A dramatic wind shift produced by a passing thunderstorm Saturday night caused the Shovel Creek Fire (#319) northwest of Fairbanks to burn through an old retardant line and push north toward cabins along the Chatanika River, prompting an aggressive, late-night aerial response by firefighting personnel to slow the advance of the fire.
The fire, which was started by lightning on Friday June 21, is located 3 miles north of Murphy Dome, about 25 miles northwest of Fairbanks. Depending on weather conditions, smoke from this fire may drift into the Fairbanks area and surrounding in the coming weeks. The fire is burning in a Full protection area and the Division of Forestry ordered water-scooping aircraft, air retardant tankers and smokejumpers for initial attack. Burning in continuous black spruce, the fire grew quickly and was estimated at 300 acres by Friday night.
The fire had been moving to the southeast earlier on Saturday but the change in wind direction at around 5 p.m. pushed the fire downhill toward the Chatanika River where there are several cabins. Water-scooping aircraft and air tankers dropped multiple loads of retardant and water on and around the fire to slow its spread toward the river. The fire advanced to about 1 ¼ miles from the closest cabin.
Seven smokejumpers were deployed late Saturday night to begin assessing possible structure protection measures for the cabins closest to the fire. There are about a half dozen cabins within 2 miles of the fire’s north flank.
The increased fire activity resulted in an acreage gain of 300-400 acres, fire managers estimated. Most of the new growth was to the west of the fire and the current size of the fire is estimated at 600-900 acres. The area around the fire received substantial precipitation Saturday night but the actual fire received only light rain.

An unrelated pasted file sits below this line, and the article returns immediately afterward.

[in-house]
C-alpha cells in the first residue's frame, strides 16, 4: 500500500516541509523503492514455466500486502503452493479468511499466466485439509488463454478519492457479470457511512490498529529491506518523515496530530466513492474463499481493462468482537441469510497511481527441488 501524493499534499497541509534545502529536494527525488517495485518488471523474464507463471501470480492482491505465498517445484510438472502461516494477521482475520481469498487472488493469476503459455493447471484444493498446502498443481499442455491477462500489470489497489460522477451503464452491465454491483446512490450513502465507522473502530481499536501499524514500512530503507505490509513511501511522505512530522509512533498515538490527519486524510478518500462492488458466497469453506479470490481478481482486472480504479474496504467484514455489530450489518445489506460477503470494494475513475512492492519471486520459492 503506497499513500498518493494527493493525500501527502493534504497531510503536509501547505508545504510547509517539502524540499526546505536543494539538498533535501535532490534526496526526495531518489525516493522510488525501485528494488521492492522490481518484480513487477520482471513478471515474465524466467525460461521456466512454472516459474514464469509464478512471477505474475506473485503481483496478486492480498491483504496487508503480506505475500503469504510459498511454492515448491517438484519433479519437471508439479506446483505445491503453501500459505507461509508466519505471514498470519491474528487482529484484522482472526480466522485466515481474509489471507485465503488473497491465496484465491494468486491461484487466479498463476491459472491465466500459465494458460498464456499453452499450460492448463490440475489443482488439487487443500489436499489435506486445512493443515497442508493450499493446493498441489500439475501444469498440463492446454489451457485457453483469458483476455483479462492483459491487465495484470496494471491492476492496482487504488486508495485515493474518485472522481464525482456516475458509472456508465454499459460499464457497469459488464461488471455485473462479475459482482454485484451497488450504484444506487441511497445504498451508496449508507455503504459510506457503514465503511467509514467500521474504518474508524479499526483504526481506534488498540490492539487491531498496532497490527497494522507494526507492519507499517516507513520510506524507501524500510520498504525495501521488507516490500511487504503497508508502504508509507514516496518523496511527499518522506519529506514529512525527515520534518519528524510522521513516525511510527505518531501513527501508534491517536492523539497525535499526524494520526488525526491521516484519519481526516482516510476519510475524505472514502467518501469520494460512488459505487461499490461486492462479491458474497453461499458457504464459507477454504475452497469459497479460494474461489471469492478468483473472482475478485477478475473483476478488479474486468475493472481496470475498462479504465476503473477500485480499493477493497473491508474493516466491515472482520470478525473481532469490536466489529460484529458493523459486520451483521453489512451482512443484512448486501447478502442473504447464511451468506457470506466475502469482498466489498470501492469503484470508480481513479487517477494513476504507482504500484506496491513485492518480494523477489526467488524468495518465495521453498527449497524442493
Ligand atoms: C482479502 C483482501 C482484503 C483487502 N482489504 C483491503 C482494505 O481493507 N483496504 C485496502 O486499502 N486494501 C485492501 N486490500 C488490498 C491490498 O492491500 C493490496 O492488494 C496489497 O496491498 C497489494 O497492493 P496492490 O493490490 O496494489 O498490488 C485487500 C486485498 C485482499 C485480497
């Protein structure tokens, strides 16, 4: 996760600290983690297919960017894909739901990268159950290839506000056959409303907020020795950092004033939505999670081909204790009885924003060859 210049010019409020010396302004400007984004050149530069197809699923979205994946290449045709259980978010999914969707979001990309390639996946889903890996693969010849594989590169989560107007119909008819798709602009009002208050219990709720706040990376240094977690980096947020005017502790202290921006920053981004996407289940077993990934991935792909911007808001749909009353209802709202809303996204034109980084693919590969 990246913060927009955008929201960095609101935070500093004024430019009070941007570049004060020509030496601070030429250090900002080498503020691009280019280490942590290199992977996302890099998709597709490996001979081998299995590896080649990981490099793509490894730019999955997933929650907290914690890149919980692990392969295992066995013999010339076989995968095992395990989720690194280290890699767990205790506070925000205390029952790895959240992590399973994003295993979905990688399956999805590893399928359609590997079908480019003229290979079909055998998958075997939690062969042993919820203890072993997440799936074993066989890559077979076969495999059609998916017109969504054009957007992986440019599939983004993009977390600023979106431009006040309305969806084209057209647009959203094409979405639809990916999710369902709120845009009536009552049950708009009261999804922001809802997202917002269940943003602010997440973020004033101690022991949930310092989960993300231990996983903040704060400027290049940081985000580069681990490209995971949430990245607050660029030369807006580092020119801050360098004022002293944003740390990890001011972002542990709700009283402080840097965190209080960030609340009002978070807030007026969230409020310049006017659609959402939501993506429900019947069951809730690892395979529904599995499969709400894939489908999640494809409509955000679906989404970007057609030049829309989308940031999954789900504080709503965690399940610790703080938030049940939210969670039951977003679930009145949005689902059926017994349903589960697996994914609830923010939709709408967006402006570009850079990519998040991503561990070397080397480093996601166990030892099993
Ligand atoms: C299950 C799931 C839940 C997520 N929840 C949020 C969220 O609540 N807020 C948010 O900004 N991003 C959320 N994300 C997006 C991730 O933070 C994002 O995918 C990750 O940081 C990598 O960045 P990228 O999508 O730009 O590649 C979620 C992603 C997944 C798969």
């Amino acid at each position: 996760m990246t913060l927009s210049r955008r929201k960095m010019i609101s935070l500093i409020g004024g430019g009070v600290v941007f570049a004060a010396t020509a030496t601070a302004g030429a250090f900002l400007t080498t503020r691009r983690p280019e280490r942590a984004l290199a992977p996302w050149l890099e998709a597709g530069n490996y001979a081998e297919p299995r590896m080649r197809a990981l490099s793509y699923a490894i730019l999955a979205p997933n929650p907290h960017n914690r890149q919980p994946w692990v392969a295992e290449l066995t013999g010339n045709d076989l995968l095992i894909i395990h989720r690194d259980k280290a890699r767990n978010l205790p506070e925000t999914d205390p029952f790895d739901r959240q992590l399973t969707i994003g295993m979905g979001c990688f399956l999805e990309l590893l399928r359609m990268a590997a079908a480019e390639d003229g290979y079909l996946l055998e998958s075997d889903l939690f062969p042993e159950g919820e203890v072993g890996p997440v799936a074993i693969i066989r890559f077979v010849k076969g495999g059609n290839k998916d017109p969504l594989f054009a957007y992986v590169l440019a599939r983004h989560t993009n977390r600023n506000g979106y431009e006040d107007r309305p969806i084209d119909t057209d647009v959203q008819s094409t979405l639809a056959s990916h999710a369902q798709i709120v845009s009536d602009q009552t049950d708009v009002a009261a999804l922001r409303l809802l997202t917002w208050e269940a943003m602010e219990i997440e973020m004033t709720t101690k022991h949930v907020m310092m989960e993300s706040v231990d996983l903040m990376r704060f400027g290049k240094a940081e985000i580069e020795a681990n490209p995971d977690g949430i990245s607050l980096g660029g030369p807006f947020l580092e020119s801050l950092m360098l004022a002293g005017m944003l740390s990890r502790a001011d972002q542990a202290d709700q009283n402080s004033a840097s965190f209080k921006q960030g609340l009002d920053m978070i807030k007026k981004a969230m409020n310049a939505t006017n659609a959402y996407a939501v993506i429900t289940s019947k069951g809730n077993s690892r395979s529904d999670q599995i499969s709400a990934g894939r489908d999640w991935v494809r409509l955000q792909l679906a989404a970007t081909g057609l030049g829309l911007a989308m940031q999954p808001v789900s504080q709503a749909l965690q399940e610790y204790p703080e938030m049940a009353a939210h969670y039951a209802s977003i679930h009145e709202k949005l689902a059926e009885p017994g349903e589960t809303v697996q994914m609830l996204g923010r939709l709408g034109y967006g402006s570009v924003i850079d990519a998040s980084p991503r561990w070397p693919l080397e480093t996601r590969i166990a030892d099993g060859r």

Fire managers are focusing their efforts on keeping the fire sandwiched between Shovel Creek on the west and the 7 Mile Trail to the east. The 7 Mile Trail runs from the top of Murphy Dome down to the Chatanika River and the fire is paralleling the trail. Firefighters are working to prevent the fire from crossing 7 Mile Trail and burning over a ridge to the east where it could potentially get established in what is known as Blueberry drainage, the first in a series of drainages leading up to Murphy Dome.
Four Type 1 Hotshot and Type 2 Initial Attack crews from the Lower 48 arrived at the fire late Saturday night and will be inserted into the fire today, joining one other Lower 48 Hotshot crew and a Type 2 Alaska hand crew. There are currently a total of 146 personnel assigned to the fire. The additional firefighters should substantially help bolster containment efforts.
On the south edge of the fire, closest to Murphy Dome, high alpine tundra at the top of the Shovel Creek drainage forms a natural barrier that will likely prevent the fire from spreading to the south toward Murphy Dome and subdivisions on the south side of the dome.
Crews are pumping water from Shovel Creek to lay hose lines along the lower portions of 7 Mile Trail and water tenders on top of Murphy Dome are being used to run water down the upper portion of the trail because it’s too steep to pump water up.
An Alaskan Type 2 Incident Management Team will take over management of the fire on Monday following an inbriefing today in Fairbanks.
Residents in the area are asked to avoid the Murphy Dome area due to the firefighting activity and the potential for interfering with fire personnel. A Temporary Flight Restriction is in place in the air space over the fire. Pilots are advised to check NOTAMS at https://tfr.faa.gov/save_pages/detail_9_0263.html.
People looking for more information on the fire, can call the Alaska Interagency Wildfire Information Office at (907) 356-5511 or go to https://fire.ak.blm.gov/predsvcs/maps.php “Wildland Fire Maps” (look for fire #319). The top right menu icon of four squares allows you to choose a background, while the magnifying glass allows you to zoom in. Please recognize that satellite points that show heat may be off and may not be a true representation of where fire activity is.
Categories: AK Fire Info